The Trump Debate Conspiracy Theory

If you were conspiracy minded — and who among us doesn’t have a touch of that lurking somewhere in your personality? — you might swear that Donald Trump’s shenanigans were part of a plot to boost the viewership for the first Republican presidential debate.

This past weekend, I heard a lot of talk about the Donald and the first Republican debate.  The Republican folks, regardless of whether they think Trump is great for “telling the truth” or consider him an oddball gloryhound, will be watching, and at least one diehard Democrat conceded that he probably would tune in just to see what kind of weirdness the Trumpster might produce.  Why not?  It might be good TV.  As one of the people who talked about Trump kept saying, “he’s entertaining!”

And I suppose he is, in the same perverse way that a train wreck or a messy public divorce of Hollywood celebs might be viewed as entertaining.

What does that mean for the other Republicans?  It means that you hope that your poll numbers are good enough that you get to share the stage with the guy who’s getting all of the press.  The ratings for this first debate probably will get the highest ratings for any debate, ever, that isn’t between the two nominated candidates, and you sure as heck would want to be present to have that big audience checking you out.  And if the Donald implodes — which inevitably will happen, if it hasn’t happened by then, anyway — and you can come across as an appealing alternative, so much the better.  If you’re not on stage, you don’t get any of that crucial face time before a national audience.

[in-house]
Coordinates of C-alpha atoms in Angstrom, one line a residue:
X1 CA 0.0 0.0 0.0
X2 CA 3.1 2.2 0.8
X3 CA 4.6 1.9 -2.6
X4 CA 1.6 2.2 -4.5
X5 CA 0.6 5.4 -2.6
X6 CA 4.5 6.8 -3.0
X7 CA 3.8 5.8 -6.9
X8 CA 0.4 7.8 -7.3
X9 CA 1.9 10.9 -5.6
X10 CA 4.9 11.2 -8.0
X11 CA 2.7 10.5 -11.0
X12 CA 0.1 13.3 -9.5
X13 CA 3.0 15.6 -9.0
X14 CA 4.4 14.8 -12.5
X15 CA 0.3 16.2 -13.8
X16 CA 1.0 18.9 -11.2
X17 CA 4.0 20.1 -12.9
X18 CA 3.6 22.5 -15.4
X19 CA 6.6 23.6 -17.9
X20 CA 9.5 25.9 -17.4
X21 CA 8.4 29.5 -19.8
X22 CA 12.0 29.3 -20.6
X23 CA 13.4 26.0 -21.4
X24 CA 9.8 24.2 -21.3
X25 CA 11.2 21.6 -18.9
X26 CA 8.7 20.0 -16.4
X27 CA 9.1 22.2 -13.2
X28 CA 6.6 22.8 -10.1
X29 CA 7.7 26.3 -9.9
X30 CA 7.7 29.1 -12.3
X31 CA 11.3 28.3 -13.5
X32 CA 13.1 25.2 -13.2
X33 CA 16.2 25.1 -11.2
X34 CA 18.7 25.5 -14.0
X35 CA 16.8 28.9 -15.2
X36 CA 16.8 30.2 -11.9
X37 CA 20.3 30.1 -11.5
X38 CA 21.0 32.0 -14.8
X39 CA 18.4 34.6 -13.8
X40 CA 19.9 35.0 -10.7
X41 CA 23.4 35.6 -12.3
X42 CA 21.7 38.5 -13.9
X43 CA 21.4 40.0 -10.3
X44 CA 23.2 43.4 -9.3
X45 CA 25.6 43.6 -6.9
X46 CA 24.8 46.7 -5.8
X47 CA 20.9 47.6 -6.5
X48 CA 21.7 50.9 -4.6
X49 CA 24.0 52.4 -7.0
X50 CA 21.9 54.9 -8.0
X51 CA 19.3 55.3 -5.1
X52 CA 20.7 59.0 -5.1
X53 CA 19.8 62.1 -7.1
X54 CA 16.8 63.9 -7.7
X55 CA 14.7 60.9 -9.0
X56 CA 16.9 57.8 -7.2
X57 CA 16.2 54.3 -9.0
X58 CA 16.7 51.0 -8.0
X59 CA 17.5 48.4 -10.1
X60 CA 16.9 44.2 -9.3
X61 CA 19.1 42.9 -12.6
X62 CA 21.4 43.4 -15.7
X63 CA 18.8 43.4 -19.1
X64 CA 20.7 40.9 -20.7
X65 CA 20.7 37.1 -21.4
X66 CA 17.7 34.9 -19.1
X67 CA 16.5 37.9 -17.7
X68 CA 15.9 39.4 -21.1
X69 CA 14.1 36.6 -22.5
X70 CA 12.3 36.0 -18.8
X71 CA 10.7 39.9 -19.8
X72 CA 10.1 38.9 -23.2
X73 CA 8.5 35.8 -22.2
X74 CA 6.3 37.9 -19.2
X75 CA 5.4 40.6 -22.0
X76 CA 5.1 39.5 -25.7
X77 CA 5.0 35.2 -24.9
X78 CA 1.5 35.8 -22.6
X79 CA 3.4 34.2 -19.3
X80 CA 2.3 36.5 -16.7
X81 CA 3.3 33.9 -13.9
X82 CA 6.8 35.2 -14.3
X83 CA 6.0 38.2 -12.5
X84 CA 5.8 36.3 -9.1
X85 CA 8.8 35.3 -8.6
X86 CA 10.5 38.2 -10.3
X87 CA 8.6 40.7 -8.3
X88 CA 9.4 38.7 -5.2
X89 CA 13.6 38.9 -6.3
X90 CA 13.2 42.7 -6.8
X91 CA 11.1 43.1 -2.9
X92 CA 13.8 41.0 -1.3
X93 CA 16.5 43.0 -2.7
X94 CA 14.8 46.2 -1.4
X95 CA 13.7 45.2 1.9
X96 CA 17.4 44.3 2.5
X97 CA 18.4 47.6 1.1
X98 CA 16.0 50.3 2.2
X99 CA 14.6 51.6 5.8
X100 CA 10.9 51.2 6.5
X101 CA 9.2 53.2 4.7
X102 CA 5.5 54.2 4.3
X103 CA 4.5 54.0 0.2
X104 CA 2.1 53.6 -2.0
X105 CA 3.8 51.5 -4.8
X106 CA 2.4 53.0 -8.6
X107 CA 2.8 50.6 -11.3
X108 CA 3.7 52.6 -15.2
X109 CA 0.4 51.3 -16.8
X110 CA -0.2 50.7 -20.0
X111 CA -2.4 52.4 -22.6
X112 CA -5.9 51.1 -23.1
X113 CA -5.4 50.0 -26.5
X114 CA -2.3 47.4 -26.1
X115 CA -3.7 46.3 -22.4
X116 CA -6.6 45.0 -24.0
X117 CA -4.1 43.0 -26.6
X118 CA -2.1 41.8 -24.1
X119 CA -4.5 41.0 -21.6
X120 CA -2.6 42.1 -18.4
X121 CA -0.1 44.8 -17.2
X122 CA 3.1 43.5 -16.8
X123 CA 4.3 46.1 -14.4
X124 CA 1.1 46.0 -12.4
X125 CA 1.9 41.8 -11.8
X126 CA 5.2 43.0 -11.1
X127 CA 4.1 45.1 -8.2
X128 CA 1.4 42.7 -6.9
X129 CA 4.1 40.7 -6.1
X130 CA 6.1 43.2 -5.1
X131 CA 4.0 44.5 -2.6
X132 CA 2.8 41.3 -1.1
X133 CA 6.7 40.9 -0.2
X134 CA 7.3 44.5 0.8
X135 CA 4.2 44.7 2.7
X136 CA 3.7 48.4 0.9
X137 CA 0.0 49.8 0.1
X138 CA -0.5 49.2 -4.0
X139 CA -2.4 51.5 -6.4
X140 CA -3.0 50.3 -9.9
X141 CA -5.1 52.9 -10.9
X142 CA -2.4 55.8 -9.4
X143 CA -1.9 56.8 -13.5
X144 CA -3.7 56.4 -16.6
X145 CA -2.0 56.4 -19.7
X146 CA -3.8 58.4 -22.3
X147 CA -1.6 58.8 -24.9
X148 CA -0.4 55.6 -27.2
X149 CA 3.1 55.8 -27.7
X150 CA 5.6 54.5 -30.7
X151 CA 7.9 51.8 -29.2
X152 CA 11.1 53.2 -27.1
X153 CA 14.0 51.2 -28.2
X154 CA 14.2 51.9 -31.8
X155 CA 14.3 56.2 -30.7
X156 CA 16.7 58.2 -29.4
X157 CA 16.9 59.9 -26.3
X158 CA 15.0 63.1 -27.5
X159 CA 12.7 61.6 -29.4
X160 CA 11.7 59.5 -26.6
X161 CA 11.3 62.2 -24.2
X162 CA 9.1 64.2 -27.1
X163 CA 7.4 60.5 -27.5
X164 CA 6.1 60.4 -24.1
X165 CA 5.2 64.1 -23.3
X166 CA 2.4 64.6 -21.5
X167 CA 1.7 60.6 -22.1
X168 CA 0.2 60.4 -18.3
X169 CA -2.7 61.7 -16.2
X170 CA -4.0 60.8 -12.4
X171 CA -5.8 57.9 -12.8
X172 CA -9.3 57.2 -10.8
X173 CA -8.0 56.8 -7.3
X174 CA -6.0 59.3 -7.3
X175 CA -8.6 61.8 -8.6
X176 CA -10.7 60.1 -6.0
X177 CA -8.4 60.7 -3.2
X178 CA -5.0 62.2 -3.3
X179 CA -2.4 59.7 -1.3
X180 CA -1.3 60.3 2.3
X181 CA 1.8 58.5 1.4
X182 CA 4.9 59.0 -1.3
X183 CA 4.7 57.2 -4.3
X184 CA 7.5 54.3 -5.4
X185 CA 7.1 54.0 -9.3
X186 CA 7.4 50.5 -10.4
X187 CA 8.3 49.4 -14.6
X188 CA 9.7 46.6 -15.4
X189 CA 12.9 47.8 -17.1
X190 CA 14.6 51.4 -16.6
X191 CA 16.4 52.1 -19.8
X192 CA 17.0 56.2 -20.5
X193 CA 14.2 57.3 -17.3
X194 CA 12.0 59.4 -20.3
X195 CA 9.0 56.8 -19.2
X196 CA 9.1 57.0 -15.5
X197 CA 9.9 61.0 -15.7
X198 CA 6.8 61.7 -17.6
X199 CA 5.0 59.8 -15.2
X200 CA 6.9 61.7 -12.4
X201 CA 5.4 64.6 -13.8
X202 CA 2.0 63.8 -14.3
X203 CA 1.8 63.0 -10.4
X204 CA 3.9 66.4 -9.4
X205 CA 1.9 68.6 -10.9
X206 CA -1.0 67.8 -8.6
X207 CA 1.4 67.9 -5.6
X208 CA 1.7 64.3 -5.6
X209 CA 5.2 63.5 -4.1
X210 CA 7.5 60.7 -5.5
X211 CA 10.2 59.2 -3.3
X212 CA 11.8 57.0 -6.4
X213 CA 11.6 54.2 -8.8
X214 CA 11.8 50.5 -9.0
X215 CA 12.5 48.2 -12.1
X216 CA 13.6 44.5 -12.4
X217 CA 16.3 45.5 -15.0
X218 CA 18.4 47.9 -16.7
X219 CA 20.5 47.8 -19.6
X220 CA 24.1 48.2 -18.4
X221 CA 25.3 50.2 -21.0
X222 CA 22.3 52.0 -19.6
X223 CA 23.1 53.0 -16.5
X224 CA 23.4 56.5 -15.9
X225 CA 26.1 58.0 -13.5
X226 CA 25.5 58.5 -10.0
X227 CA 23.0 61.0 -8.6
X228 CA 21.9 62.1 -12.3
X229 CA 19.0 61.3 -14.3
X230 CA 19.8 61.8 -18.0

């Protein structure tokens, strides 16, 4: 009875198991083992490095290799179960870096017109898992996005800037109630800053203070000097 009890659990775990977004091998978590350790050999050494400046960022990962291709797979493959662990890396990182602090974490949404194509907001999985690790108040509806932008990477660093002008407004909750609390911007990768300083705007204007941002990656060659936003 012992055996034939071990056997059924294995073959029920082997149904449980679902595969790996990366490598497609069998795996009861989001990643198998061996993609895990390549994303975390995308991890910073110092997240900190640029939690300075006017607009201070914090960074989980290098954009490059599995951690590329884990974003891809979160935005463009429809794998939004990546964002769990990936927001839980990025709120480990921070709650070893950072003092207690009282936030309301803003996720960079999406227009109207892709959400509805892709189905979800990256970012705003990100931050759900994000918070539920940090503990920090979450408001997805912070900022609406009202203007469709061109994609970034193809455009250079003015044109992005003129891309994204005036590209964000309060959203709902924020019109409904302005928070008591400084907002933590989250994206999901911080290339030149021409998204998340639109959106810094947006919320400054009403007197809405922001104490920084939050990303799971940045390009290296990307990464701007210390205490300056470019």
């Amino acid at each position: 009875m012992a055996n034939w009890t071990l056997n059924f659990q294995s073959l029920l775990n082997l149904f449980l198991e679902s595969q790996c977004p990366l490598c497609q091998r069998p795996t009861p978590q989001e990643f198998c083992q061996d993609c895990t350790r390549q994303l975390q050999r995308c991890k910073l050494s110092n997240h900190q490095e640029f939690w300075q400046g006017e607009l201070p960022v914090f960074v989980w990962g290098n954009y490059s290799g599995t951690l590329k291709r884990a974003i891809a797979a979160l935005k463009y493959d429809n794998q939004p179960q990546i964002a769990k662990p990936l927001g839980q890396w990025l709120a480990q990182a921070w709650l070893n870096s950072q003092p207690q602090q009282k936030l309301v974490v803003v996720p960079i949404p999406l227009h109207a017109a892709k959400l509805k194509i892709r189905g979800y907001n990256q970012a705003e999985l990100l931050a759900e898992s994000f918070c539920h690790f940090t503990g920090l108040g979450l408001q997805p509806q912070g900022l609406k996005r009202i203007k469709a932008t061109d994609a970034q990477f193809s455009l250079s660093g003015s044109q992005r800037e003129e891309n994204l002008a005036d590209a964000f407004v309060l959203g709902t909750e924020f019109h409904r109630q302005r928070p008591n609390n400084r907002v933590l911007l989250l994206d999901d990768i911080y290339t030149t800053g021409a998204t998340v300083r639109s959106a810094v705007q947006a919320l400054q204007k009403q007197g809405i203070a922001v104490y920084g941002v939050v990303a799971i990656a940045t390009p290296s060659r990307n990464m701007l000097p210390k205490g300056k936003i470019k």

Could Trumpelstiltskin have concocted all of this hullabaloo as part of some devious political strategy to command as much attention as possible and suck all of the oxygen away from the Ds?  Who knows?  But it’s a pretty good conspiracy theory, isn’t it?  In fact, it’s just the kind of conspiracy theory that the Donald himself would likely latch onto.

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Closed Captioning

As we have watched the last few episodes of True Detective — which I think has really picked up lately, incidentally — Kish and I have had the same conversation several times:

“What did he say?”

“I don’t know — I couldn’t hear it.”

“You know, I hear that a lot of people are watching this show with the closed captioning feature on their TVs activated.”

The Vince Vaughn character, in particular, seems to specialize in muttering things under his breath, menacingly but incomprehensibly, but we have have trouble understanding many characters on that show.  Is there something about the sound quality of True Detective that just sucks, or have the producers decided that whispered statements fit better with the dark themes of the show?  Maybe the “never mind” theme music is supposed to suggest to viewers that the dialogue really doesn’t matter much, anyway.

When you can’t hear the dialogue on a TV show, there aren’t any good choices.  If you’re watching a recording, you can try to rewind, but you need the deftness of a surgeon to move back to just the right spot without overshooting, and it really wrecks the flow of the narrative even if you are successful.  Or, you can crank the volume up to senior citizen retirement home levels, give up any pretense of clinging to remaining youth, and start going to restaurants at “Early Bird Special” times and using the word “whippersnapper.”  Or, you can activate the closed captioning option — which will expose your obvious lack of technological know-how in trying to find and turn on the option in the first place.

I have no doubt that my hearing acuity has declined over the years, but I wouldn’t say that I’ve got a hearing problem — at least, I don’t think I do.  Does any young whippersnapper out there have trouble following the dialogue on True Detective, too?  Speak up, will you?